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[GreenYes] China's emerging Circular Economy

“China can no longer afford to follow the West's resources-hungry model
of development and it should encourage its citizens to avoid adopting
the developed world's consumer habits . . . It's important to make
Chinese people not blatantly imitate Western consumer habits so as not
to repeat the mistakes by the industrial development of the west over
the past 300 years." -- Pan Yue, Deputy Minister, State Environmental
Protection Administration. (BBC and New York Times 2004)

The Circular Economy approach to resource-use efficiency integrates
cleaner production and industrial ecology in a broader system
encompassing industrial firms, networks or chains of firms,
eco-industrial parks, and regional infrastructure to support resource
optimization. State owned and private enterprises, government and
private infrastructure, and consumers all have a role in achieving the
CE. The three basic levels of action are:

At the individual firm level, managers must seek much higher efficiency
through the three Rs of CP, reduce consumption of resources and emission
of pollutants and waste, reuse resources, and recycle by-products.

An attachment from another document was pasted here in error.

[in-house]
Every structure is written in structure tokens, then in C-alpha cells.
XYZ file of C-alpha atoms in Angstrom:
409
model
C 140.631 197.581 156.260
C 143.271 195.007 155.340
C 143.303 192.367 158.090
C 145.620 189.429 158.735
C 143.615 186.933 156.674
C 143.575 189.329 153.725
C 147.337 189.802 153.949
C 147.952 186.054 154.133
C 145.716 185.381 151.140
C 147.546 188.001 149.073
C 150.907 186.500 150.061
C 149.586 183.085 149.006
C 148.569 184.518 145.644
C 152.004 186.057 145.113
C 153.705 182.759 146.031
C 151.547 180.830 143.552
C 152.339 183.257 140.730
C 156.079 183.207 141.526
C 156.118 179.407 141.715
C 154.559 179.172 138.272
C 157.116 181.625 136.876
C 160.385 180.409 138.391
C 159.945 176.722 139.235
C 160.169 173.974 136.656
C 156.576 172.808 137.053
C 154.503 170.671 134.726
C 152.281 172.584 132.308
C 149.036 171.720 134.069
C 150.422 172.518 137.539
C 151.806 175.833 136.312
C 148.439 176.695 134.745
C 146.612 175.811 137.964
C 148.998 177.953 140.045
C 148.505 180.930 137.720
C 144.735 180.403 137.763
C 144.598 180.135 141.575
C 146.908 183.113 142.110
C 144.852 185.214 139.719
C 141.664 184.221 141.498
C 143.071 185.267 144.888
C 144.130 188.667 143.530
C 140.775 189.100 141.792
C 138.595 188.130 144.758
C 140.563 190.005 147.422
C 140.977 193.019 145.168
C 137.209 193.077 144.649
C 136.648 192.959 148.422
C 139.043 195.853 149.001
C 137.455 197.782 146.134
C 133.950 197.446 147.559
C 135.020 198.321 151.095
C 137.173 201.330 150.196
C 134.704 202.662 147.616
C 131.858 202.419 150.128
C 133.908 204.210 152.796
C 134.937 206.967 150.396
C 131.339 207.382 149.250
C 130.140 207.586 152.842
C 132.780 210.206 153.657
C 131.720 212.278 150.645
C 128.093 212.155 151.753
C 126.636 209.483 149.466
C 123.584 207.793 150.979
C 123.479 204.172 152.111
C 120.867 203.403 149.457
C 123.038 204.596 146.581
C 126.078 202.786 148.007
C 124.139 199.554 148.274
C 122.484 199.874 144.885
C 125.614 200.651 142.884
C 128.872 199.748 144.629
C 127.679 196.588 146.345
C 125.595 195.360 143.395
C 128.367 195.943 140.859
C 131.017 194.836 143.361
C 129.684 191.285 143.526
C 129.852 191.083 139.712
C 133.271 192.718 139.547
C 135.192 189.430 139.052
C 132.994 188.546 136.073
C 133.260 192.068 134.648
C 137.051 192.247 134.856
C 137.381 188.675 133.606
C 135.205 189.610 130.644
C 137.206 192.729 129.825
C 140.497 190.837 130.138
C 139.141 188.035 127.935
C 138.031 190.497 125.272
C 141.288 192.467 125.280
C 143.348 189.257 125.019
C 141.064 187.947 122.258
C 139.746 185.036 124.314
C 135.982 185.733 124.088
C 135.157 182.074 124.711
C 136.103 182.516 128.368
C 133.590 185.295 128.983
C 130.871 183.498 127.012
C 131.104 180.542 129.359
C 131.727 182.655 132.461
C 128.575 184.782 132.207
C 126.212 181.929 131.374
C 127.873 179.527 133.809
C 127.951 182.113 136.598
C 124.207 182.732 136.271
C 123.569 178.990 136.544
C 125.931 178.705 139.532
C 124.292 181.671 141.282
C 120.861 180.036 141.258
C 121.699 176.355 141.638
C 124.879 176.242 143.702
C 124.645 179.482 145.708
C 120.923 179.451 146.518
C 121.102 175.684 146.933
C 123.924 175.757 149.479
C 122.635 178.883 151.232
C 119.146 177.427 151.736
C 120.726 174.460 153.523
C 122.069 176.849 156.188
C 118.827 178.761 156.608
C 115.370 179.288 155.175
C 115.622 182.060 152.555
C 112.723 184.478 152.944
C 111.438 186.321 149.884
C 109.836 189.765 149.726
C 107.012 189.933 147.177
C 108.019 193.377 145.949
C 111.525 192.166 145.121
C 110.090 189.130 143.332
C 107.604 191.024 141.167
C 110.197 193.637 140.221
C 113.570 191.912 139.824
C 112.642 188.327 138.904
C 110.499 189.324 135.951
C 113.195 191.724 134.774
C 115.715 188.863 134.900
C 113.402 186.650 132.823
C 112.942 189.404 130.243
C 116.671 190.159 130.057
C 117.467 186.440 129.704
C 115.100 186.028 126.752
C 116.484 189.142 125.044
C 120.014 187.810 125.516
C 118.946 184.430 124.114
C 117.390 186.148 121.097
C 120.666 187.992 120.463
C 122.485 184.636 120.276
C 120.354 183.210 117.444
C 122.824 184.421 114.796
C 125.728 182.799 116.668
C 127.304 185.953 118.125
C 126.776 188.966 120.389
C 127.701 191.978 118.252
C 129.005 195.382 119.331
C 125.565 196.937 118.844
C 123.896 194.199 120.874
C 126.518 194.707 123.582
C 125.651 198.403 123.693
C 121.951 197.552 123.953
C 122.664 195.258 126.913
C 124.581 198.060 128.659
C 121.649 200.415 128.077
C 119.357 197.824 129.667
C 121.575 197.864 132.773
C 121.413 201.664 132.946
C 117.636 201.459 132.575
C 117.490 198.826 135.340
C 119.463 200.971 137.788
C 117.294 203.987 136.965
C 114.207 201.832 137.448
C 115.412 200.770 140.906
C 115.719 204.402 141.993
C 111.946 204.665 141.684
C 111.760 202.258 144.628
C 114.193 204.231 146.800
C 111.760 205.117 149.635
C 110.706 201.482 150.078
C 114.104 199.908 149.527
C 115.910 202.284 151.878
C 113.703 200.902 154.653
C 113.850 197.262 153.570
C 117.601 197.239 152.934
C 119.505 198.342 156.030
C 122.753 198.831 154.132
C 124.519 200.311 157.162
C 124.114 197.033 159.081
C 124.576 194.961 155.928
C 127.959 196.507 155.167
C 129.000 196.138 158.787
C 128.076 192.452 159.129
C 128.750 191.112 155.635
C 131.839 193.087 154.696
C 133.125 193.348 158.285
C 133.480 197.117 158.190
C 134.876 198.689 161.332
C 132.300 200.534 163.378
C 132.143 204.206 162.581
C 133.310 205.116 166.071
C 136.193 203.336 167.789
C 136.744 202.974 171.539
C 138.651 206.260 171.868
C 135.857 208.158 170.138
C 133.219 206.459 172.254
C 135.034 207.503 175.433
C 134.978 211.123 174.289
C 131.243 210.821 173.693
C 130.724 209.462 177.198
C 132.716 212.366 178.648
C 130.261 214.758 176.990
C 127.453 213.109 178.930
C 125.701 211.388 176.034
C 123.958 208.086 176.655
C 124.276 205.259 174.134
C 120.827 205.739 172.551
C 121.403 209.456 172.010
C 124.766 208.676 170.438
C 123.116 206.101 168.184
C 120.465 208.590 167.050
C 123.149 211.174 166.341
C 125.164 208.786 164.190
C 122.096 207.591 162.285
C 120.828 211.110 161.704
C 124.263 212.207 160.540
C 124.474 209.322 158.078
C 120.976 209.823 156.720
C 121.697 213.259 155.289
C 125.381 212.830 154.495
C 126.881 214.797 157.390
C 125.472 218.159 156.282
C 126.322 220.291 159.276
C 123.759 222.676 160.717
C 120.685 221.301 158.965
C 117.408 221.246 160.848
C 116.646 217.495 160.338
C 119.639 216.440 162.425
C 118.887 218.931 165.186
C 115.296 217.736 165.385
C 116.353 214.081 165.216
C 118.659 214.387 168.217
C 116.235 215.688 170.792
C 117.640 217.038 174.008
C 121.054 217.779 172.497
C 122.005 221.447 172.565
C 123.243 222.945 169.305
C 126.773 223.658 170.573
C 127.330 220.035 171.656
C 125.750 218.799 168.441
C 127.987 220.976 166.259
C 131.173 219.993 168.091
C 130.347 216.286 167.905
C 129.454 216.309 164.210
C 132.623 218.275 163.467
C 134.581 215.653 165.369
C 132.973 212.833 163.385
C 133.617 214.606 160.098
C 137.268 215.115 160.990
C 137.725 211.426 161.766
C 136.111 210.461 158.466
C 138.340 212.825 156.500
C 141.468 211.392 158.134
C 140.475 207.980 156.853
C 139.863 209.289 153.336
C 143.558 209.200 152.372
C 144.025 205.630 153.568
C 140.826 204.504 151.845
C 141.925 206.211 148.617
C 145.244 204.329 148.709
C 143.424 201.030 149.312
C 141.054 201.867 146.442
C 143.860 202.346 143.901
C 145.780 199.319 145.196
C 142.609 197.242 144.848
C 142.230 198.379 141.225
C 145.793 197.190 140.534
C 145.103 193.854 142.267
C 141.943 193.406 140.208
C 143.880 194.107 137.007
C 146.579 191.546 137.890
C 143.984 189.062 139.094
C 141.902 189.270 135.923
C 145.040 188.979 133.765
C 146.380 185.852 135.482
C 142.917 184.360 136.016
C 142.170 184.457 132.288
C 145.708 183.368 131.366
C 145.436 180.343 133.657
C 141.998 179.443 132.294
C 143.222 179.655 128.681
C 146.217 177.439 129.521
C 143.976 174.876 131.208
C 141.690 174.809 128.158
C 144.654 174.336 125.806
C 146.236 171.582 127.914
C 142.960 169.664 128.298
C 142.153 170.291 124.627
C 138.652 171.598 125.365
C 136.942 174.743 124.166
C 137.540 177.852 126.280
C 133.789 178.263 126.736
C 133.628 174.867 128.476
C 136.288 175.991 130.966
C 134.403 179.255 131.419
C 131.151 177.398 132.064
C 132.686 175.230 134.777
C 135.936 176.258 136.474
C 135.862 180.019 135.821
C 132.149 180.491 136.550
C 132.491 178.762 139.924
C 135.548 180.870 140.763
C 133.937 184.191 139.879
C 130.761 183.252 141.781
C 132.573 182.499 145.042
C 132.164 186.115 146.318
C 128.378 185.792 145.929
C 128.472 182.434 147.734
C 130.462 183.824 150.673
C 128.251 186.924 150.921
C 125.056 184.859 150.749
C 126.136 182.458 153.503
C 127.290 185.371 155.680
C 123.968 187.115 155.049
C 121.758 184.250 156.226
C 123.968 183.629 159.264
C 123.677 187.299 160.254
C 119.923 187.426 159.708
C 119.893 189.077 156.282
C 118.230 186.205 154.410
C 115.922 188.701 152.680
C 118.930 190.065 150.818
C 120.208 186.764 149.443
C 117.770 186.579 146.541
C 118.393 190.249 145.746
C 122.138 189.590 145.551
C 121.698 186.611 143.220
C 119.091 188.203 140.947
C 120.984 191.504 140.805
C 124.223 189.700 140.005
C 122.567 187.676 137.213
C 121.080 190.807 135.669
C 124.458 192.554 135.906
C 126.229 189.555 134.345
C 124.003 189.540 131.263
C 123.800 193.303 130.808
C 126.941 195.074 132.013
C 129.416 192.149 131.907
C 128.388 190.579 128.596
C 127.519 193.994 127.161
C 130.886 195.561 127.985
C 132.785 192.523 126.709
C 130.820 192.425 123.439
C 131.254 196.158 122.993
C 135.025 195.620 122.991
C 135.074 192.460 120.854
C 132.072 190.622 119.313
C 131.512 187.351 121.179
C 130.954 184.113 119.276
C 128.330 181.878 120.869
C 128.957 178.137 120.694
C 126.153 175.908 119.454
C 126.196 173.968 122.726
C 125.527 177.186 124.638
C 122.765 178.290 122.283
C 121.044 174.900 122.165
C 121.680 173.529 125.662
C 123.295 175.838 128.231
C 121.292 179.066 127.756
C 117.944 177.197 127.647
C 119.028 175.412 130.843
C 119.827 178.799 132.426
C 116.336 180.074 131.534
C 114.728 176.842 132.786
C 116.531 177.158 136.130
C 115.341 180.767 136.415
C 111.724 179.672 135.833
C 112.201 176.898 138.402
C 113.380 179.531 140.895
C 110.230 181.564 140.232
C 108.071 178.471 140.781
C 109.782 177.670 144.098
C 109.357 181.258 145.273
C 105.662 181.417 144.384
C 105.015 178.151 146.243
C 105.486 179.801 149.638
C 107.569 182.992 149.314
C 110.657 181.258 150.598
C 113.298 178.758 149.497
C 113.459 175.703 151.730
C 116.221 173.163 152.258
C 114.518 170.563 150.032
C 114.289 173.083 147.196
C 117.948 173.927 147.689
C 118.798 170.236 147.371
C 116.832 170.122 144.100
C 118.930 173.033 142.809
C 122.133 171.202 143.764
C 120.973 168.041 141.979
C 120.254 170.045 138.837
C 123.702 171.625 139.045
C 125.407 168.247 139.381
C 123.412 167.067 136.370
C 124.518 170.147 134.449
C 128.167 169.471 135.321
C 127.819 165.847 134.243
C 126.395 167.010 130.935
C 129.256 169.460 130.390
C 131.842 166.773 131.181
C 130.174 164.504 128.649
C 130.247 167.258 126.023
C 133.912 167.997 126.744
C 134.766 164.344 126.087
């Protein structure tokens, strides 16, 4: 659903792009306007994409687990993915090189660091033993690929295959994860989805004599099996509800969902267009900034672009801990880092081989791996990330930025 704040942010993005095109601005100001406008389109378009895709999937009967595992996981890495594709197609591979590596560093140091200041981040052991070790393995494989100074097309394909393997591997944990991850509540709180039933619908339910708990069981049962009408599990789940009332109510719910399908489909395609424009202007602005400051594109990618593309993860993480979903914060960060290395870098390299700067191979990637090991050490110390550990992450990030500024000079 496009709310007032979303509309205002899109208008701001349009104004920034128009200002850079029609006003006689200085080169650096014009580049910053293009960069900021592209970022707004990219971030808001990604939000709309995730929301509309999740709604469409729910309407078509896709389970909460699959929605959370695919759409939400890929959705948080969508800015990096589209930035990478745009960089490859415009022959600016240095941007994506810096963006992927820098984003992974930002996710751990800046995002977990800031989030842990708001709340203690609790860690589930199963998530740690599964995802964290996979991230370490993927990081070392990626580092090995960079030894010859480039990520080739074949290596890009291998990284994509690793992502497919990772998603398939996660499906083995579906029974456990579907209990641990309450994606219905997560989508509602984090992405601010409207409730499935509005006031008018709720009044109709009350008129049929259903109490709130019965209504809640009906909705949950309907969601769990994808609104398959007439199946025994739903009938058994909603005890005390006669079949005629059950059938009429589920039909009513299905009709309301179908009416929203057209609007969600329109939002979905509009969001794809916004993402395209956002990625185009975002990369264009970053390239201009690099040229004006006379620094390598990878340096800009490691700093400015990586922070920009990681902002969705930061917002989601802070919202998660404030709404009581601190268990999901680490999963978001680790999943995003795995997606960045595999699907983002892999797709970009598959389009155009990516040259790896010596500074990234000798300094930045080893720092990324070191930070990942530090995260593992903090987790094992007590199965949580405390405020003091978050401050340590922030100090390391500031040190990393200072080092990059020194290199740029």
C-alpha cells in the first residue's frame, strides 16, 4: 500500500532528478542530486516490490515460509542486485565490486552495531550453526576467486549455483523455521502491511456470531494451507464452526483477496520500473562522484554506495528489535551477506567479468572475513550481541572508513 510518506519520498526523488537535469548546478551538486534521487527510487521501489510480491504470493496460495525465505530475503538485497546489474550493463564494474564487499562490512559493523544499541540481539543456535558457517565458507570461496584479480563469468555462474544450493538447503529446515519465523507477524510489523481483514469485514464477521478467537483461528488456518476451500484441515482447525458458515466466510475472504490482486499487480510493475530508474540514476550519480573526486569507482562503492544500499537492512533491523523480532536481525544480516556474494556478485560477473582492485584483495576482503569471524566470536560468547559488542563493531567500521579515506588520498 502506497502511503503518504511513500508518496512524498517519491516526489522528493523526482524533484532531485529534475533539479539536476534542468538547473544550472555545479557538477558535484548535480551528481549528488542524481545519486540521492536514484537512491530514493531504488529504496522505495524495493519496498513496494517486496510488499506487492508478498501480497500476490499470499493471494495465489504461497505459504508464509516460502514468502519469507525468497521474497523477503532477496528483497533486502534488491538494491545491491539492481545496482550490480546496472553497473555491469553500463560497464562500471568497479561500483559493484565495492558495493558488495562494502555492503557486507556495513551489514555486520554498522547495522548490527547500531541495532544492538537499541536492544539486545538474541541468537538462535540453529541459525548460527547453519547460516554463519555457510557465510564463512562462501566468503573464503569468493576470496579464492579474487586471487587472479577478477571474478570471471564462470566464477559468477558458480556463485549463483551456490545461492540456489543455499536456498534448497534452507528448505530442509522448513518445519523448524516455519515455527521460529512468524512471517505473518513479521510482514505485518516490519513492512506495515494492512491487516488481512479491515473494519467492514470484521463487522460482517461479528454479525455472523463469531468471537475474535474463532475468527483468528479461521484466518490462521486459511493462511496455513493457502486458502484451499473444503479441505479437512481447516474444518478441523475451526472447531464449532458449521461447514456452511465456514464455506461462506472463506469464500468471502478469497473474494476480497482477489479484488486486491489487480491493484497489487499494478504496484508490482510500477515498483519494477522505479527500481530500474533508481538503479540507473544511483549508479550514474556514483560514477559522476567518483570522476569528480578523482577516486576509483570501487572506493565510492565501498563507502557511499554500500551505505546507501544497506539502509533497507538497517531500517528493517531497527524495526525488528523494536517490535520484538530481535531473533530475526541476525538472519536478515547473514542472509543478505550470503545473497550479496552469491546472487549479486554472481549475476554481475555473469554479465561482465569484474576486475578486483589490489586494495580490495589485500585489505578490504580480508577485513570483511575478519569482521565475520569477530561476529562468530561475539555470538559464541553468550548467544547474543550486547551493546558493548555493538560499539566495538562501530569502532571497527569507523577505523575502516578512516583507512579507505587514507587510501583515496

(Sustainable product and process design is important in German and
Japanese recycling economy plans but is just emerging as a component of
the Chinese CE concept.)

The second level is to reuse and recycle resources within industrial
parks and clustered or chained industries, so that resources will
circulate fully in the local production system. (The Chinese use the
term “eco-chains” for by-product exchanges.)

The third level is to integrate different production and consumption
systems in a region so the resources circulate among industries and
urban systems. This level requires development of municipal or regional
by-product collection, storage, processing, and distribution systems.

Efforts at all three levels include development of resource recovery and
cleaner production enterprises and public facilities to support
realization of the CE concept. This adds a strong economic development
dimension through investment in new ventures and job creation. So the CE
opens opportunities for both domestic and foreign enterprises.

This is excerpted from MIT's Journal of Industrial Ecology.

You can find the complete text by following this link:

David Wollner
BRING Recycling
Eugene, OR

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